Former Trinidad and Tobago National Senior Team captain Kenwyne Jones announced his retirement from football today, after a one-year stint with United States Major League Soccer (MLS) outfit, Atlanta United FC. The MLS website stated Atlanta did not renew Jones’ deal although the player explained that he retired first.
At just 33, Jones played professionally in four different countries and, most memorably, represented three England Premier League clubs: Southampton, Sunderland and Stoke City.
Jones also featured at two international FIFA tournaments, playing at the 2001 Under-17 World Cup—hosted by Trinidad and Tobago—and the Germany 2006 World Cup in which the Soca Warriors made Trinidad and Tobago the smallest country ever to play at that level.
“Football has been great to me, I thank everyone who has helped me on the way,” said Jones, via Twitter. “I appreciate you, but this is my last year in the sport.”
Jones, a former St Anthony’s College student, gave a roll call of his former overseas employers and thanked everyone who had given him a chance and supported him when he needed it.
“For the times I’ve had at the clubs, you’ve embraced me and I love you for it,” said Jones. “This is my last year in the sport and I’ll be forever grateful. But most of all, I wanna [thank] the Almighty God for life, health and strength and also the gift that he gave me to play this game.
“My family thank you for sticking it out with me.”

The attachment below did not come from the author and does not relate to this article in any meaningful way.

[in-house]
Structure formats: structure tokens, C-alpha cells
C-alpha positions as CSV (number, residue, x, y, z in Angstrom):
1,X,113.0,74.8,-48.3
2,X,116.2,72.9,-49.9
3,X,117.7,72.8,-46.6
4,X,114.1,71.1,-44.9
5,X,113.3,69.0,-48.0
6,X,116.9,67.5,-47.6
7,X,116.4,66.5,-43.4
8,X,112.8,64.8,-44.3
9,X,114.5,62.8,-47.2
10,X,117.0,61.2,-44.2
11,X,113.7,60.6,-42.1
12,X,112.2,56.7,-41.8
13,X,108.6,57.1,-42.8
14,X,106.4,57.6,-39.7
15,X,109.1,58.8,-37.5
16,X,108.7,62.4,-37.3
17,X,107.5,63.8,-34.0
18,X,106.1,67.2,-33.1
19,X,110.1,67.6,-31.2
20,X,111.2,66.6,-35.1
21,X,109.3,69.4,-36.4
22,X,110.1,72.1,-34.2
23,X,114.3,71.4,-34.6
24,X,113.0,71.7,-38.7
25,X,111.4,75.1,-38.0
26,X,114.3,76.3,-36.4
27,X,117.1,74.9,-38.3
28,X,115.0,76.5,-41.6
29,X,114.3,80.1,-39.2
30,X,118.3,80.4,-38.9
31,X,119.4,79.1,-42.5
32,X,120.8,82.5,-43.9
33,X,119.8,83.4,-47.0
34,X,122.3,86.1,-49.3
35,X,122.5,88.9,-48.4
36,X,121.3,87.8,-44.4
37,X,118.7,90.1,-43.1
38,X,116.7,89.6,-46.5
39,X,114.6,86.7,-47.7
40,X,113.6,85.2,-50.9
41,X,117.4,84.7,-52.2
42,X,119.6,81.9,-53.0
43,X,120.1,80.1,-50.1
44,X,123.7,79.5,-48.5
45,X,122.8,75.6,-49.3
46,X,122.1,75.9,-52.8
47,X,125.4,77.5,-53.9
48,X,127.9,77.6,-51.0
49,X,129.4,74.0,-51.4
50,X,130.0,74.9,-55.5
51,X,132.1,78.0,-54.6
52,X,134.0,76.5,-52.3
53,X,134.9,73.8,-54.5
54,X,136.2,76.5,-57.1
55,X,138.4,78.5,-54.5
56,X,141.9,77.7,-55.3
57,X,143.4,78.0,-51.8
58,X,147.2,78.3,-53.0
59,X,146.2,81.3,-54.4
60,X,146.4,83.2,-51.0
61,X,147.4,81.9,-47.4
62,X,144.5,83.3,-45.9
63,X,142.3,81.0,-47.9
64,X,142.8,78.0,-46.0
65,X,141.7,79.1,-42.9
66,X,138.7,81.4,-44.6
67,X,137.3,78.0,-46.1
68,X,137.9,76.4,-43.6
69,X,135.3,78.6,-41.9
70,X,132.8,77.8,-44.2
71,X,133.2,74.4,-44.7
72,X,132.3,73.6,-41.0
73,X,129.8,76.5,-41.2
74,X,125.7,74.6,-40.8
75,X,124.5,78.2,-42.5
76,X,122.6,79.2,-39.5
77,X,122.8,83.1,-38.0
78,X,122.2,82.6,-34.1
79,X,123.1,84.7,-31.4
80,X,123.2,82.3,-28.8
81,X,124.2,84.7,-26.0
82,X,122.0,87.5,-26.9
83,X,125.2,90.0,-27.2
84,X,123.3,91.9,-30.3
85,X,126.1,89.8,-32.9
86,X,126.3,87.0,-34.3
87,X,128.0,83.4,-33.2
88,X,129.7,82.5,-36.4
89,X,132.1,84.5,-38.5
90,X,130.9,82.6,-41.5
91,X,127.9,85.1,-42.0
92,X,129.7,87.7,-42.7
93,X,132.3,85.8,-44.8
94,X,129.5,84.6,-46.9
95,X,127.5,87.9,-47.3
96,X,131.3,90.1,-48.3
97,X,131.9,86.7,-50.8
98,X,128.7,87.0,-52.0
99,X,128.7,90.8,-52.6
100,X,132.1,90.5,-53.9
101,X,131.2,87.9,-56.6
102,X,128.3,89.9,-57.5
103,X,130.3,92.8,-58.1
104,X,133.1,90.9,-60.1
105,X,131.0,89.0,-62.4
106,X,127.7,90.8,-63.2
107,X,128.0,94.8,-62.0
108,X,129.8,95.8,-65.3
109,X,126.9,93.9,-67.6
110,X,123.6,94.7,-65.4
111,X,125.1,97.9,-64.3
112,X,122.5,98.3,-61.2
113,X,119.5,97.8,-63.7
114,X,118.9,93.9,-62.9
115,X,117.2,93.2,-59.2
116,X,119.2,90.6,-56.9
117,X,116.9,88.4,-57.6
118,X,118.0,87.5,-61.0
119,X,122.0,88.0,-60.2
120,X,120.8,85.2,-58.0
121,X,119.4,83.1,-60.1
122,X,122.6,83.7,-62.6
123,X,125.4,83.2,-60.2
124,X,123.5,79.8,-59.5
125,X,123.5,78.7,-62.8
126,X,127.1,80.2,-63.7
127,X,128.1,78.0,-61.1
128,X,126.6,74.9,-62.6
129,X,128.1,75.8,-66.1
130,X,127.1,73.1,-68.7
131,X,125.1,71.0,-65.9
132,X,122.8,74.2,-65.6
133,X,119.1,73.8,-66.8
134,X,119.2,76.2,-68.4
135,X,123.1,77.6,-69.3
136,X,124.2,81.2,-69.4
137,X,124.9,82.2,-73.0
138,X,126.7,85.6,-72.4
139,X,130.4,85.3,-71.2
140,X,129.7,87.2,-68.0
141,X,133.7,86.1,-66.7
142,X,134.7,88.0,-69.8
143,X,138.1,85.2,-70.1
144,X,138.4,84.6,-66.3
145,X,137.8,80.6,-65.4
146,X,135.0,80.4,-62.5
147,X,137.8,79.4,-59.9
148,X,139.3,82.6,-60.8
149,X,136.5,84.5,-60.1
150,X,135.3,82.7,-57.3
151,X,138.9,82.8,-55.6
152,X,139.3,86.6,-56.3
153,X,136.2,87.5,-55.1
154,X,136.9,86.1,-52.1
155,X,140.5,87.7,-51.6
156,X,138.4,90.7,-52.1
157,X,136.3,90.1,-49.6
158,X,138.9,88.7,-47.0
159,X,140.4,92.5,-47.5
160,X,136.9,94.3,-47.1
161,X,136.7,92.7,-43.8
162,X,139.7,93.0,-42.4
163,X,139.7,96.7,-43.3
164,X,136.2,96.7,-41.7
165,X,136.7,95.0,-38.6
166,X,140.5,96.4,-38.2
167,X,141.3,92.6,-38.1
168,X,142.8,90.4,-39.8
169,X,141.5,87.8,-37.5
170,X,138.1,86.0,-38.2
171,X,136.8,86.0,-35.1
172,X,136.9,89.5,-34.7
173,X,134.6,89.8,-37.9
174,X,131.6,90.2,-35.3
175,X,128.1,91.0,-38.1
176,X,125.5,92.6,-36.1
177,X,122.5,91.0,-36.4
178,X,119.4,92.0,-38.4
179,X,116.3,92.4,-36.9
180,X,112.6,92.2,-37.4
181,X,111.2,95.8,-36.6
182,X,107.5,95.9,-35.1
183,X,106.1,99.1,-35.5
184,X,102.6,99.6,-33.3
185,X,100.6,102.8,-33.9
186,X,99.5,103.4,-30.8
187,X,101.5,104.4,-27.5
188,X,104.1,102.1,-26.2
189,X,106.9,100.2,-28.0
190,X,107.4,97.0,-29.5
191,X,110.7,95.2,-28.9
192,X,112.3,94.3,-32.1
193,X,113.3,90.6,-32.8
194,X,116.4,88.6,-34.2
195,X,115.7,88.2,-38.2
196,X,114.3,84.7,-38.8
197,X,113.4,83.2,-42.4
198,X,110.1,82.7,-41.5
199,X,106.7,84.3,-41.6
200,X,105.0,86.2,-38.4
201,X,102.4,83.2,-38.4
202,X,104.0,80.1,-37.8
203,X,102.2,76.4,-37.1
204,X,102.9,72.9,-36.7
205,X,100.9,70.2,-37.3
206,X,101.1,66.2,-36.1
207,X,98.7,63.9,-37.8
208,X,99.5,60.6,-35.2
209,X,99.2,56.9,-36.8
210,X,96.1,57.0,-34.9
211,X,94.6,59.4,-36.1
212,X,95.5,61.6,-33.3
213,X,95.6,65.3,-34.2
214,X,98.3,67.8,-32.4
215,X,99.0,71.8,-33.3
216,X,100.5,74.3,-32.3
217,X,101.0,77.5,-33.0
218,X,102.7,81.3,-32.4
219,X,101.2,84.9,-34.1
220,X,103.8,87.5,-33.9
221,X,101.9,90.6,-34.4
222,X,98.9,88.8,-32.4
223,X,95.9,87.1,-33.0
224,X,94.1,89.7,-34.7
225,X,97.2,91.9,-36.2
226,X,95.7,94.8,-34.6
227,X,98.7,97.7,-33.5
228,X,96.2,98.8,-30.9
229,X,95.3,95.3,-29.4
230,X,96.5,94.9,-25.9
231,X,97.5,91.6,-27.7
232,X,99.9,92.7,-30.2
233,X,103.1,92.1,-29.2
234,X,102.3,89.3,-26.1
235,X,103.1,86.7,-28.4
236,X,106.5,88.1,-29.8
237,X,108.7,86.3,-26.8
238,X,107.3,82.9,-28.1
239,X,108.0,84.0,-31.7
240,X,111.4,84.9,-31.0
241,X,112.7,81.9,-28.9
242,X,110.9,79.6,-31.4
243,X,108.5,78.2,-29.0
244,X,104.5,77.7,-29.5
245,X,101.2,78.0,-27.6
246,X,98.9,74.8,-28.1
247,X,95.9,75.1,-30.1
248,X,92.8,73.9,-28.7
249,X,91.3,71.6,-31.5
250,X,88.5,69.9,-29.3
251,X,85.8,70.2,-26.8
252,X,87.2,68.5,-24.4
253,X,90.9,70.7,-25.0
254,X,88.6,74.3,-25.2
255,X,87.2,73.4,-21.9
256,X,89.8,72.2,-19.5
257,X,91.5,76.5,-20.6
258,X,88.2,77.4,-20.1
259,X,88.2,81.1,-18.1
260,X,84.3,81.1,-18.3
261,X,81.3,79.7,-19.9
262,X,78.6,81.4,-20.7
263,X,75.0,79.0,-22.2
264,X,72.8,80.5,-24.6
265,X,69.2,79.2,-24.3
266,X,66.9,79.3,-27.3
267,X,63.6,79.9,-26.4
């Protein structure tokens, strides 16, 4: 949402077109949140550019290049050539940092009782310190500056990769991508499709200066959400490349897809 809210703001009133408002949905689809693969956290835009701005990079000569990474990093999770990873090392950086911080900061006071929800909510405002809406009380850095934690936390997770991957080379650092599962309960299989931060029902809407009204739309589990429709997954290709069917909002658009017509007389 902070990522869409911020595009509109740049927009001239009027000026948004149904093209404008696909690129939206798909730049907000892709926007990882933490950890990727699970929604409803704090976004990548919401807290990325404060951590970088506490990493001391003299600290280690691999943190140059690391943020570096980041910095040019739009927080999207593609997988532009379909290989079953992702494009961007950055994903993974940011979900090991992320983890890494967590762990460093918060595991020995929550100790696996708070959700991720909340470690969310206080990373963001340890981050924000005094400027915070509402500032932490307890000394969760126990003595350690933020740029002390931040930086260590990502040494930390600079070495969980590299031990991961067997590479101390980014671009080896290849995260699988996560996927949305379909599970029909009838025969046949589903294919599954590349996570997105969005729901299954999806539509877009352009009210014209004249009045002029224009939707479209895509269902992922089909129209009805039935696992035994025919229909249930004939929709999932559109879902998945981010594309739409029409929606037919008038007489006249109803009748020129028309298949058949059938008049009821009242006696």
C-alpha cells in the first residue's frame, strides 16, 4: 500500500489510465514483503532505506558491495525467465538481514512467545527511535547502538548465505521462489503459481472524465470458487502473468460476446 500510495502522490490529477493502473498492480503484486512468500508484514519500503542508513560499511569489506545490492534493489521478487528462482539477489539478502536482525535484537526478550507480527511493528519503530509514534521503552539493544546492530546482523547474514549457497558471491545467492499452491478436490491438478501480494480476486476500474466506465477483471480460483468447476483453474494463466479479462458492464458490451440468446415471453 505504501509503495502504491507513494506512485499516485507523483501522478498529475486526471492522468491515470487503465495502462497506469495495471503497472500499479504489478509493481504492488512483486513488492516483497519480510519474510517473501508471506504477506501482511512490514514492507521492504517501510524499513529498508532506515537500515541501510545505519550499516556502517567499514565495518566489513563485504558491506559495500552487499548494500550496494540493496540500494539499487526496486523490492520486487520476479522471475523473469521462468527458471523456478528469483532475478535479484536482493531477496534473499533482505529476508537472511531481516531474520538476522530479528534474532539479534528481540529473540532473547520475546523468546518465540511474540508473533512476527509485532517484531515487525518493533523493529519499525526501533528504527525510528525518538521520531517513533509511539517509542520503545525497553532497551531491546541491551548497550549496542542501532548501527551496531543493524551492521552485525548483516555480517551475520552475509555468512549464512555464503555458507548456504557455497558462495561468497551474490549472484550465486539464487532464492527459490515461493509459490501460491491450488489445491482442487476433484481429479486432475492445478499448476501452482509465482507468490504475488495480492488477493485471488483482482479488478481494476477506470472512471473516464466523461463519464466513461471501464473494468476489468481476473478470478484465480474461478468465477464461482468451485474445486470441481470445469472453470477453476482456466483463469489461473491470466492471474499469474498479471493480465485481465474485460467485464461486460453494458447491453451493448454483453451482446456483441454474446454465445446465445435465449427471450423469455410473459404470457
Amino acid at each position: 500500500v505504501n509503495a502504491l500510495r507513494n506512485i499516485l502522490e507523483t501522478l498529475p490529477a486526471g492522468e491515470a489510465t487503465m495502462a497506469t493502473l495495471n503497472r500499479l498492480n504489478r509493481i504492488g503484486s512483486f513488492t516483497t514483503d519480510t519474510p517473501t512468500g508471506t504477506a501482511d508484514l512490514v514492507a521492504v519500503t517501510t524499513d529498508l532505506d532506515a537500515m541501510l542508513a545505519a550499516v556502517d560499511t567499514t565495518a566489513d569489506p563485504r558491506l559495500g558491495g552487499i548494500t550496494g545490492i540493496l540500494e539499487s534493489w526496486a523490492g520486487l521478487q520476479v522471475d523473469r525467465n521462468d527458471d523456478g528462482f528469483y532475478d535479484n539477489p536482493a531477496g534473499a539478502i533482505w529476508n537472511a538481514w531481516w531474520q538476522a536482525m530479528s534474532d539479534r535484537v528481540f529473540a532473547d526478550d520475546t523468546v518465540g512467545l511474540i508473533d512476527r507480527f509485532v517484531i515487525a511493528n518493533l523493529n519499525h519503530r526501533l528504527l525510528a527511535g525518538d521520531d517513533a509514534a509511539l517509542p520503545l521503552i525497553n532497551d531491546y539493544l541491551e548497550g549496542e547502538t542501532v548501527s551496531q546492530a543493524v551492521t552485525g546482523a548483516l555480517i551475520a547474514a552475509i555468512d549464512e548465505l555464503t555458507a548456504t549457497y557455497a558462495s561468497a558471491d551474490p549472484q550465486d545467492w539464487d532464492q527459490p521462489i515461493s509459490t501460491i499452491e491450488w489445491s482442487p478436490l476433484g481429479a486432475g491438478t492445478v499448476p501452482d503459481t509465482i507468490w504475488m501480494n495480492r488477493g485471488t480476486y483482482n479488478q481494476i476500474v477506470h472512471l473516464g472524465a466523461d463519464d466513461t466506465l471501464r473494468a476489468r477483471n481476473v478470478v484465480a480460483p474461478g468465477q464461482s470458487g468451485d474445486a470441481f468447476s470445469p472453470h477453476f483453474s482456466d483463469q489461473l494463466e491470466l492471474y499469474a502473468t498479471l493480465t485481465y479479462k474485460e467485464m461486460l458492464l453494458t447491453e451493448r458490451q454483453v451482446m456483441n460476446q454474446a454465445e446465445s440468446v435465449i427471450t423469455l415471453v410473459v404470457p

Jones’ international career spanned 17 years, starting with his bow, at the age of 16, as a reluctant defender under then National Under-17 coach Chief Adegboye Onigbinde. The nephew of former Strike Squad forward Philbert “Pamo” Jones, he always had his heart set on playing at the other end of the field and the debate about his best role for Trinidad and Tobago has raged ever since.
The tall, strapping, versatile player got his first taste of senior international football as a wing-back for Hannibal Najjar while Bertille St Clair once tried him as a holding midfielder. Leo Beenhakker eventually gave Jones his first start up front although he often utilised him on the flank with Trinidad and Tobago record scorer Stern John considered indispensable as a striker at the time.
When Marvin Andrews was ruled out through injury, Beenhakker even considered returning Jones to central defence—ahead of Brent Sancho—for Trinidad and Tobago’s World Cup opener against Sweden. But the former Real Madrid coach decided it was too risky to entrust the task of closing down Sweden star Zlatan Ibrahimovic a make-shift defender.
Jones became a regular on top for Sunderland following the World Cup after, ironically, replacing John at the Premier League club. And his early form earned rave reviews from then Chelsea and England captain John Terry, who called him unbeatable in the air.
Jones played exclusively as a forward for Trinidad and Tobago after that although the results were mixed until TTFA president Raymond Tim Kee hired Stephen Hart as head coach.
Jones’ scoring return in attacking roles read: two goals from 14 appearances under Beenhakker, one goal in two appearances under Wim Rijsbergen, one goal in six appearances for Francisco Maturana, zero goals in seven appearances for Russell Latapy, three goals from four appearances under Otto Pfister and zero goals from three appearances under the joint stewardship of Hutson “Barber” Charles and Jamaal Shabazz.